Fred discusses chart weeks, Beyoncé and Trisha Yearwood.


Dear Fred:

In your Dec. 22, 2005, "Chart Beat" column, you mentioned that, "'Don't Forget About Us' is the eighth No. 1 of 2005 on the Billboard Hot 100. That's the fewest amount of chart-topping titles in a calendar year since 2002, when seven songs moved to the head of the class."

However, there is an asterisk involved. The year 2002 had 52 charts, whereas the year 2005 had 53, giving an extra opportunity for a No. 1 that 2002 did not have, of which Carey's record took advantage. So, considering only the first 52 weeks, 2005 was equally as slow for turnover at No. 1 as was 2002.

David Dana-Bashian
Garden Grove, Calif.

Dear David,

This wasn't the first year with 53 charts; since it has happened before and other artists may have benefited, it's probably best to just let it be. The chart dates fall where they may, and any chart dated 2005 is counted as being part of the 2005 calendar year.

You weren't the only reader to write about the 53 charts in 2005. Keep reading.

52 + 1

Hi Fred,

As 2005 comes to an end I have noticed that there were 53 chart weeks this year.

In the history of the Hot 100 (which was introduced on Aug. 4, 1958), this is the ninth time that this has happened. The other eight years were 1960, 1966, 1972, 1977, 1983, 1988, 1994 and 2000.

The next time that this will happen will be in 2011.


Larry Cohen
Trumbull, Conn.

Dear Larry,

Since the charts are dated for the week ending each Saturday in the year, any year with 53 Saturdays is going to have 53 charts. Oh, and 53 "Chart Beats," too.


Dear Mr. Bronson,

I'm afraid you made a mistake in your recent "Chart Beat" column. You stated -- I think incorrectly -- that Beyoncé missed the top 10 only once on the Hot 100.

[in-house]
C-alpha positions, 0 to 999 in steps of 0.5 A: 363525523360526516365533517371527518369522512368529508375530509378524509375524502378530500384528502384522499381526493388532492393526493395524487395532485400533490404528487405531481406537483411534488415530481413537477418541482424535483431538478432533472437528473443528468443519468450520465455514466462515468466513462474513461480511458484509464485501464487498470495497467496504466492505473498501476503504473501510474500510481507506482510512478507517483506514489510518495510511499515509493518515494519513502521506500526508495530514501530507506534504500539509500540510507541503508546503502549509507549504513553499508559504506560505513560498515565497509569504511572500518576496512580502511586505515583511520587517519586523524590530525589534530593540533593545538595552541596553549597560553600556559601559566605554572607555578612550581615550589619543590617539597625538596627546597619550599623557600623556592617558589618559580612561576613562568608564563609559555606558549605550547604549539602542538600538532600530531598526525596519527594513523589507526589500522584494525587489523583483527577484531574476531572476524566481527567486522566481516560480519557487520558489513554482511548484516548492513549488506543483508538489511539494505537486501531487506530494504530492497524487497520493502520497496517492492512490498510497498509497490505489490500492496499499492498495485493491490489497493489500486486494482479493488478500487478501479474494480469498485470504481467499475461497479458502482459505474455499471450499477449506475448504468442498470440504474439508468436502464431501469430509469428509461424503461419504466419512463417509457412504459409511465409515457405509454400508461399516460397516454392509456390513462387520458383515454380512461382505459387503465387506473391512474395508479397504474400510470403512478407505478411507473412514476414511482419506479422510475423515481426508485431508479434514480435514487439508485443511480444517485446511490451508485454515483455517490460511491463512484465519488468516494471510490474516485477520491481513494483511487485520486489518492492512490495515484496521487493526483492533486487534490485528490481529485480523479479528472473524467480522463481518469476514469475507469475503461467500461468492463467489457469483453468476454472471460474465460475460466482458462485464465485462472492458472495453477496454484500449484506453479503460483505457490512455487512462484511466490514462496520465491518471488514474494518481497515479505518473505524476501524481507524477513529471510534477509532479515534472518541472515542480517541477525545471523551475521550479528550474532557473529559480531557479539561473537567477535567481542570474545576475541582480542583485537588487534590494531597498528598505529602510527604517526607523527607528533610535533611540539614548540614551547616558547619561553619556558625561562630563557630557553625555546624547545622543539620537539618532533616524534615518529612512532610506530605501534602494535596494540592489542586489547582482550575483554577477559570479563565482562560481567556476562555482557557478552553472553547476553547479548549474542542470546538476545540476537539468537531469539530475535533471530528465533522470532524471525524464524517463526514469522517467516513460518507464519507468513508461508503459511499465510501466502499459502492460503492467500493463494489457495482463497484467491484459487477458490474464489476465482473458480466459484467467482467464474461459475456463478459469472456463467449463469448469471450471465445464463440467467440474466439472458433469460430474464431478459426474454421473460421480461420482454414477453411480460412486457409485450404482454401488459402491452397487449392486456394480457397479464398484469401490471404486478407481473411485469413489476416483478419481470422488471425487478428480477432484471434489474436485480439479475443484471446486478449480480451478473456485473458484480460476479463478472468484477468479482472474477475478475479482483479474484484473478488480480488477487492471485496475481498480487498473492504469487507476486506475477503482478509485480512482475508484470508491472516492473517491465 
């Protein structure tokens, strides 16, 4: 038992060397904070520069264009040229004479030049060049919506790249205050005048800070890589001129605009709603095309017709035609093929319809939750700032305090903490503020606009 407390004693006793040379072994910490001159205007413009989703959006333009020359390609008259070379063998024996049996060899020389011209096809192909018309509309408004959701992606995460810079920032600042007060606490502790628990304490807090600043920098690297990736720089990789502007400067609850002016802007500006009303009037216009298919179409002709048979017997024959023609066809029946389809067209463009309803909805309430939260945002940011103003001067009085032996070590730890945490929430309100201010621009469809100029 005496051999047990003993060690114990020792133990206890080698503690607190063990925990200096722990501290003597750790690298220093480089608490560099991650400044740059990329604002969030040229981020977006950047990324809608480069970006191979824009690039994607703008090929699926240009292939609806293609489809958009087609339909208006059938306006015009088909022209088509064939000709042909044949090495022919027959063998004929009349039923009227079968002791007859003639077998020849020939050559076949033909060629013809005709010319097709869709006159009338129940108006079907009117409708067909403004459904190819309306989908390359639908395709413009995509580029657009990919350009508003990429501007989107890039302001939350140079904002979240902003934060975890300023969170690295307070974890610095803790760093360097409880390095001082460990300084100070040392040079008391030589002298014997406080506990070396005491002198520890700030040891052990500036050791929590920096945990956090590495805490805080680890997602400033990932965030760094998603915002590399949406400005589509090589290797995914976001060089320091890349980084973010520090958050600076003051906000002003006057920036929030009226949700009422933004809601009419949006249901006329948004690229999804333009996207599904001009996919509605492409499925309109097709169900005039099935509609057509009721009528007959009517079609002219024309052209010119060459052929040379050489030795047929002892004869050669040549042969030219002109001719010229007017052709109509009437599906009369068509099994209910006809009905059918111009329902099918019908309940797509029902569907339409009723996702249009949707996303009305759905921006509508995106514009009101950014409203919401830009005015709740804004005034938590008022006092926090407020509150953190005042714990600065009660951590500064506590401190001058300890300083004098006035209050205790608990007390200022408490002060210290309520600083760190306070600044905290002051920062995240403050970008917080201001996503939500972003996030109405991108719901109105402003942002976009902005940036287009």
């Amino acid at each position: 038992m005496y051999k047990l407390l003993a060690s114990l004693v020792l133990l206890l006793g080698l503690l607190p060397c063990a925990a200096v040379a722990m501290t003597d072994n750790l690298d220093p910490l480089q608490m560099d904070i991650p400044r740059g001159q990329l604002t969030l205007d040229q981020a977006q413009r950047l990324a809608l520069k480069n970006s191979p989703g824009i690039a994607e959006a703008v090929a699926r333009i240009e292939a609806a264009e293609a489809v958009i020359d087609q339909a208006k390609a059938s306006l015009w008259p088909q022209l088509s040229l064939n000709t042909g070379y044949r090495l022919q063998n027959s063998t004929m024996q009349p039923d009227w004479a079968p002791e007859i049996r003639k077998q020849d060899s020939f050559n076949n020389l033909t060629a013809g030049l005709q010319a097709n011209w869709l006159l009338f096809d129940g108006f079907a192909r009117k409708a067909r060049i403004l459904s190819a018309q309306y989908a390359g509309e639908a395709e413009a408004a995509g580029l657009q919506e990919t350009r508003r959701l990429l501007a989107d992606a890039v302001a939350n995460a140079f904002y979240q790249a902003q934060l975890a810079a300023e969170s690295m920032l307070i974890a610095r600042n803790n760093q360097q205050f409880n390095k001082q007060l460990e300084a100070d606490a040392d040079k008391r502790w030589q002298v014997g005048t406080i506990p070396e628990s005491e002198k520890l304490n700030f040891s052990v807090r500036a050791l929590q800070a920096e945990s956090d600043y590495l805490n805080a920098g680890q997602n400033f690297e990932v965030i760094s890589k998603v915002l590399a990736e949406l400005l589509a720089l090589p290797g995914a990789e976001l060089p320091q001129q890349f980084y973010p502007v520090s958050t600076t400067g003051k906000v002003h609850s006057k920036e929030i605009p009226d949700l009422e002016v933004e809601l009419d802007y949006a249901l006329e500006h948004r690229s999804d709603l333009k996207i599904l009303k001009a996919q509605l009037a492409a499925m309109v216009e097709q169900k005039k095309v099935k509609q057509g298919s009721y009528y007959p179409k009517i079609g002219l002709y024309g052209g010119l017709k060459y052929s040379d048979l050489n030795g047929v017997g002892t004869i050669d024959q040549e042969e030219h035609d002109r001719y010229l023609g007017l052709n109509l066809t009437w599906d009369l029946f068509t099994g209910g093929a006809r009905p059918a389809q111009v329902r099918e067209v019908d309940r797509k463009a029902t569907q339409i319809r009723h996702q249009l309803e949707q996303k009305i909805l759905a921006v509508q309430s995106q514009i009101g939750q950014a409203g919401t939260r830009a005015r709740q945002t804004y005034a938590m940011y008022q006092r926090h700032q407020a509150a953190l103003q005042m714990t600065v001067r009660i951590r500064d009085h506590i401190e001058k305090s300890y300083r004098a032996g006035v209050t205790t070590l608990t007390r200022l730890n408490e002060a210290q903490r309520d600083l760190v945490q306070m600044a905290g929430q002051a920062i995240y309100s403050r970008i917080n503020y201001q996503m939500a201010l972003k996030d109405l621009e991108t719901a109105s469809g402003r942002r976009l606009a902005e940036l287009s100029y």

Am I right if I say there was a first single titled "Work It Out," which absolutely missed the top 10 but had some weeks on the Hot 100 -- around 2002 or 2003? If that's the case, there will be not one, but two songs by Beyoncé missing the top 10.

Yours sincerely,

Paul Kocsis
Kecskemet, Hungary

Dear Paul,

"Work It Out" never made it to the Billboard Hot 100. The Beyoncé song only appeared on two charts. It was on the Bubbling Under Hot R&B/Hip-Hop Songs chart and it peaked at No. 11 on the Hot Dance Club Play tally.


Hey Fred,

The "Chart Beat" reader looking for hits beginning with every letter of the alphabet might have to settle for Trisha Yearwood's "XXXs and OOOs (An American Girl)," which spent two weeks at the top of the country chart, but only "bubbled under" at No. 114 beneath the Hot 100.

As for Madonna's hits, "Gambler" was a British top 10 song in 1985.

Take care,

Vince Ripol
San Diego

Dear Vince,

I'm sure Trisha Yearwood would kiss and hug you for remembering her hit "XXXs and OOOs."


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